Carrying reflexes spotlight: Babinski’s sign
Before babies have a greater awareness of how to use each part of their body, and how to interact with the world around them, they have a wonderful range of primitive reflexes. Primitive reflexes are an immediate, involuntary response to certain stimuli. Some are used to ensure they find and consume food, some are designed to help with their position, others for their safety and so forth.
Newborn carrying is reflexive. There are many reflexes involved in newborn and older baby carrying – far too many to talk about in one blog post – so I’m just going to talk about one of them; Babinski’s sign. This reflex is one of the longest lasting reflexes as it also comes into play when babies begin standing. It fully integrates (disappears and is replaced by voluntary action and postural reflex) once a toddler gains a good sense of balance, but – as with all reflexes – the integration process begins many weeks earlier. Out of all of the reflexes to shine a light on, I’ve chosen Babinski’s as it’s one of the ones which is often overlooked as unimportant.
We know that spinal curves develop from the top down, as babies gain head and neck control first, then upper torso control, and lower torso control as they hit the milestone of sitting unaided, then finish with walking independently as the lumbar spine develops further. This is why Babinski’s hangs around so long – it’s used in earlier development but also needed later on, when physical development is more focused lower down the body.
[Image description: Part of the torso, arm and legs of a white baby in a disposable nappy, and part of blue jeans are in the background. At the front of the picture is a white left hand curled round with the forefinger placed behind the baby’s left foot, and the thumb at the ball of the foot. The baby’s toes are fanned out.]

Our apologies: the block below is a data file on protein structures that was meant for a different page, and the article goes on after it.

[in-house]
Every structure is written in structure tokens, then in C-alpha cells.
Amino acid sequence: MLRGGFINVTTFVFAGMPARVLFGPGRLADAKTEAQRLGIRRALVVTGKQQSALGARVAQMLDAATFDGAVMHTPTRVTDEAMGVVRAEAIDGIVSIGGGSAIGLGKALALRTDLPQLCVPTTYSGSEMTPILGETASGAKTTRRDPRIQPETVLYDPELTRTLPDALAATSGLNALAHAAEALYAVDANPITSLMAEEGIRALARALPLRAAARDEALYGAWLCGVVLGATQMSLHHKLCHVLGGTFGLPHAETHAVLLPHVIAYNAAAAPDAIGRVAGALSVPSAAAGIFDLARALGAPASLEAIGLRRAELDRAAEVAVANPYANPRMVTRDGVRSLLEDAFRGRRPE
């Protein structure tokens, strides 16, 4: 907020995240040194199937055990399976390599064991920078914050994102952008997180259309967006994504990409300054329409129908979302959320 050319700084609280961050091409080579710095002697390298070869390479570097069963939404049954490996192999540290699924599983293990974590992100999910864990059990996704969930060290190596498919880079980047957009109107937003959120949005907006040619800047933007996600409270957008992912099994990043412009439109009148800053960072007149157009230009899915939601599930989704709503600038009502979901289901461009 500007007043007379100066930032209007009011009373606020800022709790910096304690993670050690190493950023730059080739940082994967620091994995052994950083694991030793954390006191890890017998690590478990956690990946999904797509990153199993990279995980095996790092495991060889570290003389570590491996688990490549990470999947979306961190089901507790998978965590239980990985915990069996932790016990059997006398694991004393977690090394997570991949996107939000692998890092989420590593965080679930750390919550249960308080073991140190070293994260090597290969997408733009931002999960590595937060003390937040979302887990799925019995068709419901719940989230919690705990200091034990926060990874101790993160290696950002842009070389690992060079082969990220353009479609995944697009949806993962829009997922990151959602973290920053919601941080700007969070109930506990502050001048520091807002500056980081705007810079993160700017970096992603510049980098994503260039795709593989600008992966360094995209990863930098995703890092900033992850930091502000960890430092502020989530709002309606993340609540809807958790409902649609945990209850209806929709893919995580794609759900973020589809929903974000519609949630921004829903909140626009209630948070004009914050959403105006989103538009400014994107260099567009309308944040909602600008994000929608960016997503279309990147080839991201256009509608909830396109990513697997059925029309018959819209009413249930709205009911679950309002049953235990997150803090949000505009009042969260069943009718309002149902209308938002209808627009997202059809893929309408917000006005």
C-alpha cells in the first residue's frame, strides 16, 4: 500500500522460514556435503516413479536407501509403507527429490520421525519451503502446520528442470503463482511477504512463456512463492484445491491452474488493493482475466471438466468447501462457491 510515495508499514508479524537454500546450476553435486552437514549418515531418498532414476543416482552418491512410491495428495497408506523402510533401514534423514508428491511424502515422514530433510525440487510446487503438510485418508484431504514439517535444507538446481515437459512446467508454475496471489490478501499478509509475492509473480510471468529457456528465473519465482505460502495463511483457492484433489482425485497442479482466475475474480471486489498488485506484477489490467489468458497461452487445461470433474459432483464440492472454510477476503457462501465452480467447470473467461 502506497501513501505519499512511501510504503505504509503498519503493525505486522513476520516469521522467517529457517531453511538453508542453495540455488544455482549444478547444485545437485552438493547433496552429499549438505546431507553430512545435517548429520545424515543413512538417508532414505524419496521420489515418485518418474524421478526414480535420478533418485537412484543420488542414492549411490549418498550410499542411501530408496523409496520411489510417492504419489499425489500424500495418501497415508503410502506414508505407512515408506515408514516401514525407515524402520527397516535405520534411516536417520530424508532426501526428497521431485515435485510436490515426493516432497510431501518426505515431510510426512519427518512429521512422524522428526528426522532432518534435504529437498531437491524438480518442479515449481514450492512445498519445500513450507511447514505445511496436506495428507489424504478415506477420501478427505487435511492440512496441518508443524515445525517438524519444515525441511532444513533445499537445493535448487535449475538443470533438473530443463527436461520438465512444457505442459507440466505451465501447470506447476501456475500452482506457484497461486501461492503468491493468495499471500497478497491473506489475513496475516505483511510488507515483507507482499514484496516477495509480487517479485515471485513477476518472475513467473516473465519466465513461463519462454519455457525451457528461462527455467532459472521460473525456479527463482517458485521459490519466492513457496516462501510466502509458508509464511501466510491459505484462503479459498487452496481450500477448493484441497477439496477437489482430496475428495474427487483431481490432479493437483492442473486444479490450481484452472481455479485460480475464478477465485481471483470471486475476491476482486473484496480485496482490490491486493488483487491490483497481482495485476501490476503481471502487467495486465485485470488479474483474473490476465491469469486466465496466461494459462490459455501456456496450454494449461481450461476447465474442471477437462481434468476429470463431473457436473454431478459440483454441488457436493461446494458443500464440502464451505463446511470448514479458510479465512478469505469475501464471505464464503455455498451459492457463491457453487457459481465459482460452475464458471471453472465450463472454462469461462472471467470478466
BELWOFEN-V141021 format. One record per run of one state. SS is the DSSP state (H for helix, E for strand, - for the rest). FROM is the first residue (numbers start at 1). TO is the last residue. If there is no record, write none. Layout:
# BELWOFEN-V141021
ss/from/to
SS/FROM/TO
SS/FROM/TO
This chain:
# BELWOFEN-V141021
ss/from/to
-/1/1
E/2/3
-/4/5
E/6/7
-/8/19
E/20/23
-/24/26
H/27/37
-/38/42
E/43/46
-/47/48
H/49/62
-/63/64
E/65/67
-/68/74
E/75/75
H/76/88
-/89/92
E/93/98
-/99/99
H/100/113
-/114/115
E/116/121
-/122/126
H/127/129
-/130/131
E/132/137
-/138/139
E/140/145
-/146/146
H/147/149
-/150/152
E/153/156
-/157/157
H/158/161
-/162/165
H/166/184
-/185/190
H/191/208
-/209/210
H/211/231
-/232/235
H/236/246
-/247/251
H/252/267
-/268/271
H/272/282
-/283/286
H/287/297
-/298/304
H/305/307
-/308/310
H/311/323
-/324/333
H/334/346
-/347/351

Babinski’s sign presents as a fanning of the toes plus dorsiflexion (lifting upwards) of the big toe in it’s strongest response. It’s lesser response is fanning of the toes. Its purpose is to help stabilise/balance and it creates a wider surface of the uppermost portion of the foot. It’s elicited by stimulation on the underside of the foot. In standing and walking it’s easy to understand how this may help with the developmental process of standing assisted to walking unaided, but how does this work in carrying?
Well, as the baby’s leg slips down the caregiver’s body (which tends to happen often when they and we are wearing clothing) the sensory input to the baby is telling them to stop this happening and to stabilise, for fear of falling. The immediate physical reaction of the toes spreading creates a wider range for the toes to reach on the body. In the instance of dorsiflexion of the big toe, it provides an opportunity for the baby to “hook” their toe onto the clothing/skin. The reflex can effectively work as a “brake” as well as providing a stabilising point. It’s one of the many reflexes and abilities a baby has to safeguard them against harm, and is something worth celebrating! If you accidentally lose some of your grip on your baby, they have in-born reflexes which attempt to keep them safe in the milliseconds it takes you to realise what’s going on. How magical is that?